Cultural Formations of Postcommunism: Emancipation, Transition, Nation, and War

Cultural Formations of Postcommunism: Emancipation, Transition, Nation, and War

Cultural Formations of Postcommunism: Emancipation, Transition, Nation, and War

Cultural Formations of Postcommunism: Emancipation, Transition, Nation, and War

Excerpt

It is a cliché. The world was dramatically transformed in 1989, much as it was in 1789 or 1848. Political and economic systems and everyday lives were radically changed. Transition typically names this epoch whose two mantras—from plan to market and from dictatorship to democracy—anchored a new liberal hegemony in the world, and especially in Eastern Europe. Although the culture shaping this transition is more contradictory and complex than clichés and mantras suggest, 1989 does signal a change in global culture.

After 1989, we are much less likely to think about alternative, and desirable, futures in terms of the contest between communism and capitalism. Socialism is no longer capitalism’s principal counterculture. Instead, we are much more likely to think in terms of what kind of capitalism enables economic or sustainable growth, and, more specifically, what institutional forms of property and finance suit those goals best. The categorical difference between dictatorship and democracy, or open and closed societies, also animates visions, but the normative superiority of civil society, a system based on pluralism, legality, and publicity, became more secure after 1989 than at any other time in the twentieth century.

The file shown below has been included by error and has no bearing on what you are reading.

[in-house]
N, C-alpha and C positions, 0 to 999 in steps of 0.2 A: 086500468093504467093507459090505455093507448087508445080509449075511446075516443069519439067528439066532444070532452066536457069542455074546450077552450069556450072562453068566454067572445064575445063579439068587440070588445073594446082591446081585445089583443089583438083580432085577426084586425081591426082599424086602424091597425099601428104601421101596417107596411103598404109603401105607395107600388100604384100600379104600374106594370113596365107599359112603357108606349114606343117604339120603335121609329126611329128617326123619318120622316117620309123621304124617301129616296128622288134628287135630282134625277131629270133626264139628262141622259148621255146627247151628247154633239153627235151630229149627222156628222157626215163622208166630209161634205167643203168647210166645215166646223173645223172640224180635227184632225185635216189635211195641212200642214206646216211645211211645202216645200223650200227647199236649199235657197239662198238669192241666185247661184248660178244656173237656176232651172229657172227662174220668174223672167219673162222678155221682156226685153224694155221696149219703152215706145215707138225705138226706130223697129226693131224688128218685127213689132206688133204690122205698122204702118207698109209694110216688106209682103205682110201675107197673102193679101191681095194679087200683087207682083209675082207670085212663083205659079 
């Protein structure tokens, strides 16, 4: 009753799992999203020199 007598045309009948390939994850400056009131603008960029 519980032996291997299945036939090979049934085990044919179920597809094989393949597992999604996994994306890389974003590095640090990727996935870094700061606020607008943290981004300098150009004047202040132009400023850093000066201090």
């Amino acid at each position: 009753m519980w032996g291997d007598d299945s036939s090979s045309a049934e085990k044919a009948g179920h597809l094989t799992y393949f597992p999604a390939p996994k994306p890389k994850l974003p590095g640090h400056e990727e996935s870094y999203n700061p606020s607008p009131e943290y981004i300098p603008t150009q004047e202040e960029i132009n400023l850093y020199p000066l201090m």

This never meant that the social conditions motivating challenges against capitalism and its democracies were superseded. Outrage over . . .

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